BOOK REVIEW: Richochet by Alan Forsyth

The Westmorland Gazette: Richochet Richochet

RICOCHET, by Alan Forsyth, ISBN: 978-1-904524977, £12

In the normally sedate Cumbrian arts scene Alan Forsyth is well-known as both painter and poet. Now he can add thriller writer to his creative CV.

Drawing on inspiration from his own experience as a post-war army officer with the Cheshire Yeomanry, Alan tells the story of one man’s journey from the dangerous deserts of the post-war Middle East to the no less life-risking thrills and spills of Grand Prix racing.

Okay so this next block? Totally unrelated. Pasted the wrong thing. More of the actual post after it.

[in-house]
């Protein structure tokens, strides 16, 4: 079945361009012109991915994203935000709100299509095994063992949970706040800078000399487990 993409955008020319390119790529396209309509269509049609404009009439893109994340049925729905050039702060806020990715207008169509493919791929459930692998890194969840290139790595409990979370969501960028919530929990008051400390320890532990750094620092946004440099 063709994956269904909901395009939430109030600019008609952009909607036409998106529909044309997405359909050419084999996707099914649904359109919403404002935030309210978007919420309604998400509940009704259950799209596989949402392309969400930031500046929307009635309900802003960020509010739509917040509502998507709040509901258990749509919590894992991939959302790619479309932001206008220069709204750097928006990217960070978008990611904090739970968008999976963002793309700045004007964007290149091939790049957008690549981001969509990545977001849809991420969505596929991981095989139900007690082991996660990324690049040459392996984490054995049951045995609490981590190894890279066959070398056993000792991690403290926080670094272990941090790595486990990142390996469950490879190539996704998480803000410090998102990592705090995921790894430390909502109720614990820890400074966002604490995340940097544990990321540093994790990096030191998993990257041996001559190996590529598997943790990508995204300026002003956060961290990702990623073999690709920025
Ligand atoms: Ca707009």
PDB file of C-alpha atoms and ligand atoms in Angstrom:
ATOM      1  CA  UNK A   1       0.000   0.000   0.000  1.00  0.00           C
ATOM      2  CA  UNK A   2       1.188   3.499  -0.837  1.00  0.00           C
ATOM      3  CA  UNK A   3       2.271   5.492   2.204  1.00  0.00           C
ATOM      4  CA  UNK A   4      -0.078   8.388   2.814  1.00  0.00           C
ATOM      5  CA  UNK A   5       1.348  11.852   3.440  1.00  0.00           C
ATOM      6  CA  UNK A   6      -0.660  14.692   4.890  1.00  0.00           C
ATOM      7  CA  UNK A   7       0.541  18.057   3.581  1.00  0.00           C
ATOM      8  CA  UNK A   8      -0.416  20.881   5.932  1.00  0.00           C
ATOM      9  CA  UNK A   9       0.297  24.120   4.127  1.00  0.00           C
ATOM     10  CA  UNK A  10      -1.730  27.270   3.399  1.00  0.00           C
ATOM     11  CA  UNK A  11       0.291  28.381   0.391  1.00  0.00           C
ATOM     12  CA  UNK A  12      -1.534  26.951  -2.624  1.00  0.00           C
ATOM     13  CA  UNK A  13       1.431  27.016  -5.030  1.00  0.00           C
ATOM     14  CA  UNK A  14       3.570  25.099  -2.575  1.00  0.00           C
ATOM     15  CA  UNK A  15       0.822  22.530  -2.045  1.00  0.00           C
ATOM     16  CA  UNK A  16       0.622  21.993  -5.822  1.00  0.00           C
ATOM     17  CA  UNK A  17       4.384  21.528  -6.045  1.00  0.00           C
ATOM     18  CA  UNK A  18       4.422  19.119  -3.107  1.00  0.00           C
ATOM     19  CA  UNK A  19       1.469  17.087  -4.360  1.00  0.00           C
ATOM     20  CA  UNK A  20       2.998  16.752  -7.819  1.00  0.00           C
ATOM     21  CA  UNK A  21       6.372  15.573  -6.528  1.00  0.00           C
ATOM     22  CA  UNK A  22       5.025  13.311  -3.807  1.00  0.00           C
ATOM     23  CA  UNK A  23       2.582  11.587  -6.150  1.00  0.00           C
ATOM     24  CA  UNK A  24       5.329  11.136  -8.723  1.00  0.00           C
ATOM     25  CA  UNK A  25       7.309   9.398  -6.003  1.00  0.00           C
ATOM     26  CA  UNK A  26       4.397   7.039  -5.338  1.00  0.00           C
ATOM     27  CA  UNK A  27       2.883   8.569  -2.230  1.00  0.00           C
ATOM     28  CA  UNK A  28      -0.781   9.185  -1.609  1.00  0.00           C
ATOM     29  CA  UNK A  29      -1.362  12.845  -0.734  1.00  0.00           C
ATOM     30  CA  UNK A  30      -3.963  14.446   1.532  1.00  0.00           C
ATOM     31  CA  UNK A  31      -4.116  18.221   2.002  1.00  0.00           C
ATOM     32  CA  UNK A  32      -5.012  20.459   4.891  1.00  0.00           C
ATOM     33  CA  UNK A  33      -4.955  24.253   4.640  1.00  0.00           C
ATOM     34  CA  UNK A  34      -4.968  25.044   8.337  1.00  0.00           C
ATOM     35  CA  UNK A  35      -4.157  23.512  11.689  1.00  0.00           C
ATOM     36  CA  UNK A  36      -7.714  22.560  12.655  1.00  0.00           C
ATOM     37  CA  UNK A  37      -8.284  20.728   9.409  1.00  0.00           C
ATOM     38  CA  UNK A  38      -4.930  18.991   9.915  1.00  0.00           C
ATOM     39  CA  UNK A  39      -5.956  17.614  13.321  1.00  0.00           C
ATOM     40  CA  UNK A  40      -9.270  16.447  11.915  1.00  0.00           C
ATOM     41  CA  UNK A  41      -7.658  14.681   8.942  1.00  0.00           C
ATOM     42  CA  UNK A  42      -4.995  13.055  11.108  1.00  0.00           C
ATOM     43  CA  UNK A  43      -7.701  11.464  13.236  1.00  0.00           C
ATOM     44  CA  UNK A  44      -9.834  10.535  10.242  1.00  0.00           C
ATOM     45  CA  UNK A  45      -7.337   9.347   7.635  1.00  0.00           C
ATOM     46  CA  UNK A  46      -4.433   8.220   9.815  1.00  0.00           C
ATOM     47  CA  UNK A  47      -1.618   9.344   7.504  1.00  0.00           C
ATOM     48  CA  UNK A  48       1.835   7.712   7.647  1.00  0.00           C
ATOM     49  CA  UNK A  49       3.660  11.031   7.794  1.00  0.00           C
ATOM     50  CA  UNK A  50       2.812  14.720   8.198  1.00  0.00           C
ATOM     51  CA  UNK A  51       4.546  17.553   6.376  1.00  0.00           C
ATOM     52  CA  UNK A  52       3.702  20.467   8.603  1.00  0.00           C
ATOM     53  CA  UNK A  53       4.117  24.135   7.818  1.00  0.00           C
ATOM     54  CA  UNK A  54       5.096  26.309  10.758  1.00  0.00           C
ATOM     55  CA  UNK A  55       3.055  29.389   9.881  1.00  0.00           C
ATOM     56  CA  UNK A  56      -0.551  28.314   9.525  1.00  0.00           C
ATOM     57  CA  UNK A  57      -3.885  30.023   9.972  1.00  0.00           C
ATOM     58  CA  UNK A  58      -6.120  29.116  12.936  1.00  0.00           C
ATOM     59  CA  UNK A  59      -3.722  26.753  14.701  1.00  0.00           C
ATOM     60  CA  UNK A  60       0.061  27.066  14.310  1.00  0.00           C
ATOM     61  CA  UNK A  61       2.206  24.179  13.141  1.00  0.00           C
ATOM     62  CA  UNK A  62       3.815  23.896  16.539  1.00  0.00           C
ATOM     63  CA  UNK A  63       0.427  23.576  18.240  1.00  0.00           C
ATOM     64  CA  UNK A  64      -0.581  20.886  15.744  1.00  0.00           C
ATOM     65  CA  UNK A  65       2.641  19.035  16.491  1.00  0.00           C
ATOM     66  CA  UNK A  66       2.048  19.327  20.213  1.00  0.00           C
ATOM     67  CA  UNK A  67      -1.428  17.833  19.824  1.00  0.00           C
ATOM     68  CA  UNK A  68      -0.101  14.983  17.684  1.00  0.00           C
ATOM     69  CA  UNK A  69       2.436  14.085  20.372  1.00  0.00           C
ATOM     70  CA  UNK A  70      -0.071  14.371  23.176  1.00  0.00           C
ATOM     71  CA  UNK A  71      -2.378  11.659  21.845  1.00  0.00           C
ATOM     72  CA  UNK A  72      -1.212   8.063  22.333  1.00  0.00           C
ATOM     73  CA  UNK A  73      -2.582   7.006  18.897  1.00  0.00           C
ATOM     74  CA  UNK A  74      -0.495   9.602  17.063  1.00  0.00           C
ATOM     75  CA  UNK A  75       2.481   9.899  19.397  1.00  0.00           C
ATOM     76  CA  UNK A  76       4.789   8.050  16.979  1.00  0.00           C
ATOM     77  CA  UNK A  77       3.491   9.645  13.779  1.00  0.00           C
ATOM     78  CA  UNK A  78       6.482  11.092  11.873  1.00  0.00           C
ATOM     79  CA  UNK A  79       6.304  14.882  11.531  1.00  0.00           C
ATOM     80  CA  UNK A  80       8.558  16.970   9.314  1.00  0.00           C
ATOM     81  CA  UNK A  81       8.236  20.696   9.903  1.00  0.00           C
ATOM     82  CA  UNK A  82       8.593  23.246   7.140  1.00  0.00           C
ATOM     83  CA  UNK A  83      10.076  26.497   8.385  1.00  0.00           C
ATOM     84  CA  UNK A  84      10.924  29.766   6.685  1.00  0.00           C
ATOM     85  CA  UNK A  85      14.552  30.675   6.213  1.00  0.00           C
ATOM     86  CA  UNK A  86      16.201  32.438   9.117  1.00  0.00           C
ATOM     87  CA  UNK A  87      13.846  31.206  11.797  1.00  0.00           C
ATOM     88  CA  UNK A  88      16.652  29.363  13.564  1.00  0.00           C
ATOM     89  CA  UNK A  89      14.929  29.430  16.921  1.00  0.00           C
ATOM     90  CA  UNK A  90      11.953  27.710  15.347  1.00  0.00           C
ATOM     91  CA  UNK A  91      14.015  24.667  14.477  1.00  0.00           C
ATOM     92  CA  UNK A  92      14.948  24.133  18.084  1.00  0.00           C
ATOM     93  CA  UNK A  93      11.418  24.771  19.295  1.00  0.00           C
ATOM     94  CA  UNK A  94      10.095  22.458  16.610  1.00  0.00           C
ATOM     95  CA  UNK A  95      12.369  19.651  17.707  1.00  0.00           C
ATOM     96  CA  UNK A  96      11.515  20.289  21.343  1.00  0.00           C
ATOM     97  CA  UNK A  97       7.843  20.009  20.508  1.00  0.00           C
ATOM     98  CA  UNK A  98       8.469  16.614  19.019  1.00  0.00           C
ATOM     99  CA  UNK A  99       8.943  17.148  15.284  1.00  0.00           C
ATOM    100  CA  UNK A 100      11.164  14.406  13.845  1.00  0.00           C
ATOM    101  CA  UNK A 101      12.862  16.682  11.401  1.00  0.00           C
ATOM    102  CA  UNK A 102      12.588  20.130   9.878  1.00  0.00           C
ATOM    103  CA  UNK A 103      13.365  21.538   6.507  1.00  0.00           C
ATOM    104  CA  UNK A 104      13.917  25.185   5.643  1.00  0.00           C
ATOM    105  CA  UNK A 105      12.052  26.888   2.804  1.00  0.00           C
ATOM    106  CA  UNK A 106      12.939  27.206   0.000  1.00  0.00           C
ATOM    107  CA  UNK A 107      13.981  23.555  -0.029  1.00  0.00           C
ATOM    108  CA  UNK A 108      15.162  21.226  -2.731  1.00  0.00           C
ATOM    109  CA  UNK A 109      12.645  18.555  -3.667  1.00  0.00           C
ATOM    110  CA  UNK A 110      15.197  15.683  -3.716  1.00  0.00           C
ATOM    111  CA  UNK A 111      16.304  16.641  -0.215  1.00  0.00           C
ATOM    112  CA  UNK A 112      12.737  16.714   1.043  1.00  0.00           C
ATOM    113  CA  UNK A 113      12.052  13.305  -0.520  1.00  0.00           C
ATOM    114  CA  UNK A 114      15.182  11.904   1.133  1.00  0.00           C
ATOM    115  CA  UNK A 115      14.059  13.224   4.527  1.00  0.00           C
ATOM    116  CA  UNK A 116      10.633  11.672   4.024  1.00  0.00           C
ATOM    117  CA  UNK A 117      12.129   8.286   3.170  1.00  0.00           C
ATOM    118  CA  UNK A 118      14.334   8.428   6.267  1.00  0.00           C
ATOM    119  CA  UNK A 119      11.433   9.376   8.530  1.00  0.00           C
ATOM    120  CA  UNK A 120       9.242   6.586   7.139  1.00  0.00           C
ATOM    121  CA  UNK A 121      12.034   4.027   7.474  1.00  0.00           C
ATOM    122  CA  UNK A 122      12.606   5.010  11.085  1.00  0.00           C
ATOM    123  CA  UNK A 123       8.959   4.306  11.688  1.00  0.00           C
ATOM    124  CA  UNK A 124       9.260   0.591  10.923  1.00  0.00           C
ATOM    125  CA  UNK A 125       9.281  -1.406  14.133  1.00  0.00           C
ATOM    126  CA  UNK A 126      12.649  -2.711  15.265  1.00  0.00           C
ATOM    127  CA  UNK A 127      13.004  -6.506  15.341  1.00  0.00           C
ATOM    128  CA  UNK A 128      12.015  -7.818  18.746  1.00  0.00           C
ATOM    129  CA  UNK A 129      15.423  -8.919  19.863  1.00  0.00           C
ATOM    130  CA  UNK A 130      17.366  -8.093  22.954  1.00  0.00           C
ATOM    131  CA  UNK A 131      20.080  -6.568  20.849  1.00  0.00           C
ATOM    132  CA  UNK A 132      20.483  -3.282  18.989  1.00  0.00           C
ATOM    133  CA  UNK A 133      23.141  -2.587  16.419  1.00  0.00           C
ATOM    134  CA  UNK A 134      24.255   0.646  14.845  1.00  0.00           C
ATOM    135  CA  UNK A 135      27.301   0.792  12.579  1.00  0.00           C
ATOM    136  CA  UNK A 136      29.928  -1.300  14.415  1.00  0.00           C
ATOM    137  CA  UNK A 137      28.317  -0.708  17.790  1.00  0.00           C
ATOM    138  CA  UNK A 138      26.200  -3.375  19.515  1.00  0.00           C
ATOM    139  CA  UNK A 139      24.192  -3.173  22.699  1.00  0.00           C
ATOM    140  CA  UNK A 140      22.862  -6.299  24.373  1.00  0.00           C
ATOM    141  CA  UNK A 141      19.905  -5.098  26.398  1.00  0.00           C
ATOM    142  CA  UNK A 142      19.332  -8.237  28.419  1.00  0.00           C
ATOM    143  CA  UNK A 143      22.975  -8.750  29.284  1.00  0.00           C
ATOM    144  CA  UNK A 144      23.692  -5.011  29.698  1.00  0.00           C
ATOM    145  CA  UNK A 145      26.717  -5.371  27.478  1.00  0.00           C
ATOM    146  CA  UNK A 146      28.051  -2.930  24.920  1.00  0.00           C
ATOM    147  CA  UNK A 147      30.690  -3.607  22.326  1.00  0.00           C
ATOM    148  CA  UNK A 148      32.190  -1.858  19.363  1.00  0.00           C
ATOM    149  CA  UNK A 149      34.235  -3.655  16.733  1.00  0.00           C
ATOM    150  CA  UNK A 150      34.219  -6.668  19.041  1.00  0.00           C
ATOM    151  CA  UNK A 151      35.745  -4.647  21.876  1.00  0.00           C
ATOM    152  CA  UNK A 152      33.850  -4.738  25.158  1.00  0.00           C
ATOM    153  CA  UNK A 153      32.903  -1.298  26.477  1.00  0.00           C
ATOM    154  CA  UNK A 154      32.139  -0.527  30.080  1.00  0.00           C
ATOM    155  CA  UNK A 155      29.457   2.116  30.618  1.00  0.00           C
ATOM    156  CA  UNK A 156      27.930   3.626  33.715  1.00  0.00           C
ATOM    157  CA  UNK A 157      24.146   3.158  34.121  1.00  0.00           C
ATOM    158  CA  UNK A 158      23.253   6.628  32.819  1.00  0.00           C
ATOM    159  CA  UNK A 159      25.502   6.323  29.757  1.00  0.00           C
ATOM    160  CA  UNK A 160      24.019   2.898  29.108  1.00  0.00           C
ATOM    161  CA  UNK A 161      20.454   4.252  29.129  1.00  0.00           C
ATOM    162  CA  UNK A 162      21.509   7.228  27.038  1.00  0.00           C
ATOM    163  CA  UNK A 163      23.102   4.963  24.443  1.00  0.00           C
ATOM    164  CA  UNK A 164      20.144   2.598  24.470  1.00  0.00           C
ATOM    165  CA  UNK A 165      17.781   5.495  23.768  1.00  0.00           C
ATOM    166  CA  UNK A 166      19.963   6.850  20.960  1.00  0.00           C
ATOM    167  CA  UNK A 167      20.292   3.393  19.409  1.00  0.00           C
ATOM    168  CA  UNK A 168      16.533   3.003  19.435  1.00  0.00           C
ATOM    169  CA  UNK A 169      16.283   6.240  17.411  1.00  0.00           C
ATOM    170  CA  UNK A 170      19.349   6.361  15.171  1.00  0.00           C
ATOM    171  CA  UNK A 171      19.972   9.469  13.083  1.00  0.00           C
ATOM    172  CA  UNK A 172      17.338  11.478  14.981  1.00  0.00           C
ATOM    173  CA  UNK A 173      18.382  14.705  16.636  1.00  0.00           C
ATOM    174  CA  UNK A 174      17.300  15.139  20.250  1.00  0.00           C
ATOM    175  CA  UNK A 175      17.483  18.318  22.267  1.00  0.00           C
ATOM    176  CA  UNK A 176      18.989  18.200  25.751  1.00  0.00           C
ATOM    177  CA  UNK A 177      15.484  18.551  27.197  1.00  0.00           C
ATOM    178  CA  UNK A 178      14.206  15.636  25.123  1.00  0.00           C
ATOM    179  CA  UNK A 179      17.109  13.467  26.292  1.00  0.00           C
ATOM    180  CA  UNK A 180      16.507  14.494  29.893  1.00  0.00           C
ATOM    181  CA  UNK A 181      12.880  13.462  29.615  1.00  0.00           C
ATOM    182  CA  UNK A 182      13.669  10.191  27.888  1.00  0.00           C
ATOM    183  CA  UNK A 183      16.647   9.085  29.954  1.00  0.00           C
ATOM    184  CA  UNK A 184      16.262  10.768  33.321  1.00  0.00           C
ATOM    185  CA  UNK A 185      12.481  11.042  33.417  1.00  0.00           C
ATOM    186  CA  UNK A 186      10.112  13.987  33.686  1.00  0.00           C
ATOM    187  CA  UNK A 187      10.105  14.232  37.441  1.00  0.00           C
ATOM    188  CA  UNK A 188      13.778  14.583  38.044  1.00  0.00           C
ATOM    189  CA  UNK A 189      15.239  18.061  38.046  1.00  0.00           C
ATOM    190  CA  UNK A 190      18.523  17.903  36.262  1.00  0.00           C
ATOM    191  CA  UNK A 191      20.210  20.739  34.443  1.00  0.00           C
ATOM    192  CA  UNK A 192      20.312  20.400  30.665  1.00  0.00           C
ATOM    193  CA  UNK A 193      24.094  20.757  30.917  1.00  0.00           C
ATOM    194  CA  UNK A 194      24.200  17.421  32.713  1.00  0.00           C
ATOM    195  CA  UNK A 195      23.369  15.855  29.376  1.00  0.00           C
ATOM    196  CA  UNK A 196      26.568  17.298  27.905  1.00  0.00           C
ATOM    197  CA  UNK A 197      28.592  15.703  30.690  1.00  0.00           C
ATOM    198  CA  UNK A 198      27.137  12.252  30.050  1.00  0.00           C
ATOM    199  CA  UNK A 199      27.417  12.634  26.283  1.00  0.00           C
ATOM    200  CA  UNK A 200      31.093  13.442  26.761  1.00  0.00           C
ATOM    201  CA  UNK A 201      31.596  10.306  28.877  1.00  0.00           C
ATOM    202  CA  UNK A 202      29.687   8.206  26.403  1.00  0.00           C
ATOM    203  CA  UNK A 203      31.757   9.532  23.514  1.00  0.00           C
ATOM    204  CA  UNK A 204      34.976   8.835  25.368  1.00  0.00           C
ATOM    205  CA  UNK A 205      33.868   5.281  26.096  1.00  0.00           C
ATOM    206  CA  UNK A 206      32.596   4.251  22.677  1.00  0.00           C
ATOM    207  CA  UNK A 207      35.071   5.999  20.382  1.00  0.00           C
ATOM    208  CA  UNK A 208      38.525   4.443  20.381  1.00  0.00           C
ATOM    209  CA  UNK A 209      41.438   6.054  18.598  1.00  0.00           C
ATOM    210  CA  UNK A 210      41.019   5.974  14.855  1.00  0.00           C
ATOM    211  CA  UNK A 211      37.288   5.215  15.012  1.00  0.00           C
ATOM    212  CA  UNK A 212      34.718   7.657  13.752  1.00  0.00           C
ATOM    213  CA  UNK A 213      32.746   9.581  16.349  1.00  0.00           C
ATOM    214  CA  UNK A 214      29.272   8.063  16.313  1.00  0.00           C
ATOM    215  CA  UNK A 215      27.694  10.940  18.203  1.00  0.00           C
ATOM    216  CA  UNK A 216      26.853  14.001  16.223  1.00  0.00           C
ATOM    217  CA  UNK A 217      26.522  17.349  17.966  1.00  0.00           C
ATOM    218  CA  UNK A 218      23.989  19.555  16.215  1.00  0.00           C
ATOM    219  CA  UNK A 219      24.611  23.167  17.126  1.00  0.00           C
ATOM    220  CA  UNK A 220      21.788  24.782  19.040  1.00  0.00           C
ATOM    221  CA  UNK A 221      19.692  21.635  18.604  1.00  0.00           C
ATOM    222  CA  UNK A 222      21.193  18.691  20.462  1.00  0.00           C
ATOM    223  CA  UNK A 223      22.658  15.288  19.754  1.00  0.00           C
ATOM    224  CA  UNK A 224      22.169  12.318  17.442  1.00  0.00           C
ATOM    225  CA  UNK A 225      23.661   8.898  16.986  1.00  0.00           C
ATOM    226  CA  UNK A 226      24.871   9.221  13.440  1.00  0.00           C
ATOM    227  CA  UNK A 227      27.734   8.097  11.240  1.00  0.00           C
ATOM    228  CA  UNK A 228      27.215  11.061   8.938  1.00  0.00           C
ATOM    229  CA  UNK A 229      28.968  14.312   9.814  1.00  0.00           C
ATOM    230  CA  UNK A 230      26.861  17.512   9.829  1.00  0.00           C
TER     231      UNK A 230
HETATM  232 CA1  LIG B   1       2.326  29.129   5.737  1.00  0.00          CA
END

The novel, Alan’s first, is in two parts — the first opening in the oppressive heat of the Sinai desert in 1946 Palestine at a time when the Israeli state was undergoing its ‘murderous’ birth.

The second is set in sixties England amid the dramas and dangers of the racing circuit, where high octane driving and a beautiful woman test the novel’s protagonist to his limits.

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